Tickers in this Article: TGT, GS
The pressure is on at well-known retail chain Target (NYSE:TGT). Amid turmoil in the general credit market, the company announced it is thinking of unloading its credit card business.

On September 12, Target announced it is considering selling $7 billion in credit card receivables related to the Target Visa Card and the Target Card, and speculation is this move is being pushed by activist investor Bill Ackman. Ackman heads up the Pershing Square hedge fund which owns a 9.6% stake in Target. (For related reading on these ruthless investors, see Activist Hedge Funds.)

Goldman Sachs (NYSE:GS) has been retained to help the company review the business and the potential alternatives.

Ackman's Angle
It's only speculation that Ackman is behind the move in the first place. However, if true, I would assume that he's worried about credit risks, particularly with subprime meltdown issues still swirling. (For a one-stop shop on subprime mortgages and the subprime meltdown, check out our Subprime Mortgage Feature.)

In addition, the company could use any proceeds generated to do things to enhance shareholder value.For example, the company could use some of the cash generated from such a sale to repurchase shares in the open market. Or it could use some of the funds to pay down long-term debt or to acquire land for new stores.

Some might ask, "why is there such a rush to bail on the credit card business now?" Very simply, with a growing number of defaults on credit cards, mortgages and other loans, the sentiment is that it might make sense to bail from that business now. It's possible the business could present a risk to Target in a slowing economy, because it doesn't enjoy the same variety and cross section of borrowers that some of the other well-known credit card companies do.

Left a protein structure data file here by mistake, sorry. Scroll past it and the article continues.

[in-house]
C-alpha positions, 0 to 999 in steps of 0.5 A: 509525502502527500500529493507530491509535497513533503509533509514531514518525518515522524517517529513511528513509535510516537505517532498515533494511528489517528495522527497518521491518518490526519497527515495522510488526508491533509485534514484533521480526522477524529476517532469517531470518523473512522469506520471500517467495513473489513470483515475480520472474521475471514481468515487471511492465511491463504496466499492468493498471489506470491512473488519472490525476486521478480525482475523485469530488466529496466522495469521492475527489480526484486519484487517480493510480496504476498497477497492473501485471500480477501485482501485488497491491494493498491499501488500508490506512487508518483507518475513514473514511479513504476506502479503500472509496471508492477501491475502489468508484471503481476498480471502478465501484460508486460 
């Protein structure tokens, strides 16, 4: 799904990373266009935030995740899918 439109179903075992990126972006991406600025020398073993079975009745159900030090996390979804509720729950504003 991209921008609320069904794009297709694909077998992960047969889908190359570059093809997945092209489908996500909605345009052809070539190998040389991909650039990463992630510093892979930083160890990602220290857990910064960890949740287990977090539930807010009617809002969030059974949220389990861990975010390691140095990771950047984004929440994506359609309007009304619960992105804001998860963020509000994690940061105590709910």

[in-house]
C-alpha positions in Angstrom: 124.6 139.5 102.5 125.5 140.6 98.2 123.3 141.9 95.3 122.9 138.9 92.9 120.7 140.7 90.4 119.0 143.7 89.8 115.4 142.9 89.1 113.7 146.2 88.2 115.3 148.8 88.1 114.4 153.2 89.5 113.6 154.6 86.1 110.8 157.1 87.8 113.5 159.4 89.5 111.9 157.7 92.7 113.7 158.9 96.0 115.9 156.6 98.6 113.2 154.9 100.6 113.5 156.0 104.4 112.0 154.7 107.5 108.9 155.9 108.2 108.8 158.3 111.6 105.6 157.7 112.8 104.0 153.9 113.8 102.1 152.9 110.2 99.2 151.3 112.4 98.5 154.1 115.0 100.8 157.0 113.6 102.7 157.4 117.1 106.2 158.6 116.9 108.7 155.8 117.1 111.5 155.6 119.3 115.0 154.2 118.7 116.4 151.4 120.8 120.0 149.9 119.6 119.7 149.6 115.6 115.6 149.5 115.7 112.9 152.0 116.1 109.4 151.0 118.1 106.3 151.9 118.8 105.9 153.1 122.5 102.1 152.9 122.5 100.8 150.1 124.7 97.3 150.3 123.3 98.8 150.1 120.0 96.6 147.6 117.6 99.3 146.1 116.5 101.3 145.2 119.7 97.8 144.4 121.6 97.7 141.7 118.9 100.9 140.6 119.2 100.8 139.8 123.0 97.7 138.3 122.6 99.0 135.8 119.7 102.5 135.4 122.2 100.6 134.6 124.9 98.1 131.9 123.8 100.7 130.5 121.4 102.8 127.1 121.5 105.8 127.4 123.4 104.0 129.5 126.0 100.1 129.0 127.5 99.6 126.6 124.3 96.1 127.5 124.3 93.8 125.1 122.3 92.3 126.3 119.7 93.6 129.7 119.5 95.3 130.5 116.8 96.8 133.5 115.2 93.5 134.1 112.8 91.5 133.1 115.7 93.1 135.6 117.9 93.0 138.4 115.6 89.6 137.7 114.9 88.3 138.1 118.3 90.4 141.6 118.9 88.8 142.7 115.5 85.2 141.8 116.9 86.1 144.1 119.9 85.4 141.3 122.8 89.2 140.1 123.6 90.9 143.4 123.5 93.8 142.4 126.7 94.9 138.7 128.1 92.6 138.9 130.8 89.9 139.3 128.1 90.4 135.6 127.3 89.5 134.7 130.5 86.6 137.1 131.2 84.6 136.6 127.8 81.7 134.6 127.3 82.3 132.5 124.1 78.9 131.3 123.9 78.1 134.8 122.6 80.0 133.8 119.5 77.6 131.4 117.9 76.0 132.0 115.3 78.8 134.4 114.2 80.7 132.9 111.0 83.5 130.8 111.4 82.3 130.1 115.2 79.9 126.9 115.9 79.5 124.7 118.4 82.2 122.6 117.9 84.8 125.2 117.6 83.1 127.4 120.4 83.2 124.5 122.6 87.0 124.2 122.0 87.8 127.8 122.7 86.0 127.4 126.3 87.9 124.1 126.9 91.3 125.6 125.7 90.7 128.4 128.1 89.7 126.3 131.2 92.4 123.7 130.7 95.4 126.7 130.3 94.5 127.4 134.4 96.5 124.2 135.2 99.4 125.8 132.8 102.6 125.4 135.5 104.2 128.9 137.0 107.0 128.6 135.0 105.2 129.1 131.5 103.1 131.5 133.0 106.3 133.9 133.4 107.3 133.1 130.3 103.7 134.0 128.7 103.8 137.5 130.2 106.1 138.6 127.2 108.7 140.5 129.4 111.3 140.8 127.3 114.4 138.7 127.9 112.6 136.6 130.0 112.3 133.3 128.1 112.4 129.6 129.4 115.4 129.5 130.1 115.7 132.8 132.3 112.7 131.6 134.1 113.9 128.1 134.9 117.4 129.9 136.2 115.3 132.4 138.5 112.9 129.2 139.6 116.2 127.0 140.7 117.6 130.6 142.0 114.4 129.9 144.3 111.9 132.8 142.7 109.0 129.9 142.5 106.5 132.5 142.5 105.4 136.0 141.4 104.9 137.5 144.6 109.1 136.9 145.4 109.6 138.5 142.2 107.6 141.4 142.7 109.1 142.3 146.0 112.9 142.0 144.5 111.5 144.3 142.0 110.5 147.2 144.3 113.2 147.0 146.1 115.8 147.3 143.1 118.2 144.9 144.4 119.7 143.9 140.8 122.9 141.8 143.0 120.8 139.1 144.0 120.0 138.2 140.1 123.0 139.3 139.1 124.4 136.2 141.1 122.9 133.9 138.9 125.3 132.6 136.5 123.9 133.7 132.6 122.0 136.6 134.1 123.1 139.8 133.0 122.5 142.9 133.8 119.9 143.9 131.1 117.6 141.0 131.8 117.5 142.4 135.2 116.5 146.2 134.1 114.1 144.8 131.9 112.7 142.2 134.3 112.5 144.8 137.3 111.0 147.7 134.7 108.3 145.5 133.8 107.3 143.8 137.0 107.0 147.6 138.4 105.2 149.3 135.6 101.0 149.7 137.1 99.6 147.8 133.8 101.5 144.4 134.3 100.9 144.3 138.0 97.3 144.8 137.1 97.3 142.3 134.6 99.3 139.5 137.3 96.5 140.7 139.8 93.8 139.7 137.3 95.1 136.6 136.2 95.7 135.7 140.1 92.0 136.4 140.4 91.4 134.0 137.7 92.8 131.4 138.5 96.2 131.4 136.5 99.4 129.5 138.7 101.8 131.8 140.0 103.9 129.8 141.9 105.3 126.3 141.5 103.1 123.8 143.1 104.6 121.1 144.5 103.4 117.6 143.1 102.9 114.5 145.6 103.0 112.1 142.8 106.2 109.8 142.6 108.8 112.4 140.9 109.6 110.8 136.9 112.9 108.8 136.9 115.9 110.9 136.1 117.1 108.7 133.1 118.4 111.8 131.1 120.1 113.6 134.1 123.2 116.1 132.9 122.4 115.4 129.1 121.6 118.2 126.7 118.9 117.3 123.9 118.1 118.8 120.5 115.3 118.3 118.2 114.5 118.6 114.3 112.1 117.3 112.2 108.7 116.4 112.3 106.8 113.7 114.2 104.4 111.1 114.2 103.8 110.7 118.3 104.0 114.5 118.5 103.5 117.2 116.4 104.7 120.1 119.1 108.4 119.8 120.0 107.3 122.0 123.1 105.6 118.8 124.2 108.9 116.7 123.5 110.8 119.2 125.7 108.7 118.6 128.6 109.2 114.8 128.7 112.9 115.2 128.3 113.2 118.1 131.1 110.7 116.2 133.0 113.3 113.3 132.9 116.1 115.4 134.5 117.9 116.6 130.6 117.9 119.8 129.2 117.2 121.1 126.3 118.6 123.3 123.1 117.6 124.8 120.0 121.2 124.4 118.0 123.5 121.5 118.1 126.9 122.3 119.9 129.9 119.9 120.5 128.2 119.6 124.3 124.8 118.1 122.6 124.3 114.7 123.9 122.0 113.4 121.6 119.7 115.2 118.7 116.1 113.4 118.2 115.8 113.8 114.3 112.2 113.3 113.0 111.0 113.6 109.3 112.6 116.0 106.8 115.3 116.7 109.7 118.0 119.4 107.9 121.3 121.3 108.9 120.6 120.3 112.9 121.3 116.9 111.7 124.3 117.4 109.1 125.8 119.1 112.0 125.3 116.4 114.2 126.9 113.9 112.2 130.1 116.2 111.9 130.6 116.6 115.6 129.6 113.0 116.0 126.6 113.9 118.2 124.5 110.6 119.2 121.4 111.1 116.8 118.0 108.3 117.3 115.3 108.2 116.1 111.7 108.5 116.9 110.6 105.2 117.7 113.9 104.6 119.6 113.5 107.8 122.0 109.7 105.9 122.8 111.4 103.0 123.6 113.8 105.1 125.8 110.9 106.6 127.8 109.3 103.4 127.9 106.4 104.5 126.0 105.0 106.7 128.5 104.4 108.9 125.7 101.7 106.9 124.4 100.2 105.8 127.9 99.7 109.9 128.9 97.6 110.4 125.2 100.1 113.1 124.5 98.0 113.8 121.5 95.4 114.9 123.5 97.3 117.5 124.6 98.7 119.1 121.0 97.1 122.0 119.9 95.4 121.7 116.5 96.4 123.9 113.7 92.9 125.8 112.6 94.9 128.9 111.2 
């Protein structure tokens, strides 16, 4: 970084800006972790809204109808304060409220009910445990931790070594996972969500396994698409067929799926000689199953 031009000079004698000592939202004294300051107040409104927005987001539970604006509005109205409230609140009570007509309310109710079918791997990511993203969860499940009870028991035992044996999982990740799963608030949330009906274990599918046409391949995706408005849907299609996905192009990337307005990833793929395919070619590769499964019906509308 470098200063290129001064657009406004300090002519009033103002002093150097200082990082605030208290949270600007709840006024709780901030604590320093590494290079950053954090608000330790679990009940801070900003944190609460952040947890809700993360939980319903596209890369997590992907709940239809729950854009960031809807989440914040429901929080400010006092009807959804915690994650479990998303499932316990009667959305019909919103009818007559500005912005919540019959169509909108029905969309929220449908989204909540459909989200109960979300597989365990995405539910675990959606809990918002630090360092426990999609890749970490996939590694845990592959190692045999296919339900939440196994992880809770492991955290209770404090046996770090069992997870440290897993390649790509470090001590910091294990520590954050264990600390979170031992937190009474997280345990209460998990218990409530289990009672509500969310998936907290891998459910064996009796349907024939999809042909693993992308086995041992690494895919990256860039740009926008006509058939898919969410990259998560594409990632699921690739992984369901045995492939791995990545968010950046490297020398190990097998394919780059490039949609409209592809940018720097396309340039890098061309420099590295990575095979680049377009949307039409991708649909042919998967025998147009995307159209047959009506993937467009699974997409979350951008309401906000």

Short-Term Pain on the Horizon
I think Target is a well-run company that has held up remarkably well despite intense retail competition. It's also done a terrific job in my opinion with its merchandise mix and telling its story to Wall Street.

However, while I think that the sale of this business, or the prospect of a sale, could cause the stock to pop, I think the stock could be in for some tough times in the short-term.

The biggest problem I have with the company right now is its valuation. Target trades at about 20-times the current year's EPS forecast of $3.61 per share and at about 18-times the current 2008 forecast of $4.10 per share. I think that is too pricey, given that the company is expected to grow at a roughly 14% pace in the next year, and at 14.75% annually in each of the next five years.


Conclusion
If Target managed to sell its credit card assets for a huge price, or if it said definitively that all of the proceeds of such a sale will go back into repurchases or into a dividend, I might consider investing. Right now, however, I think it's too early to speculate.

I like Target, and the possible sale of its credit card business is a net positive for the company. Nevertheless, it's shares seem a tad too risky at current levels.

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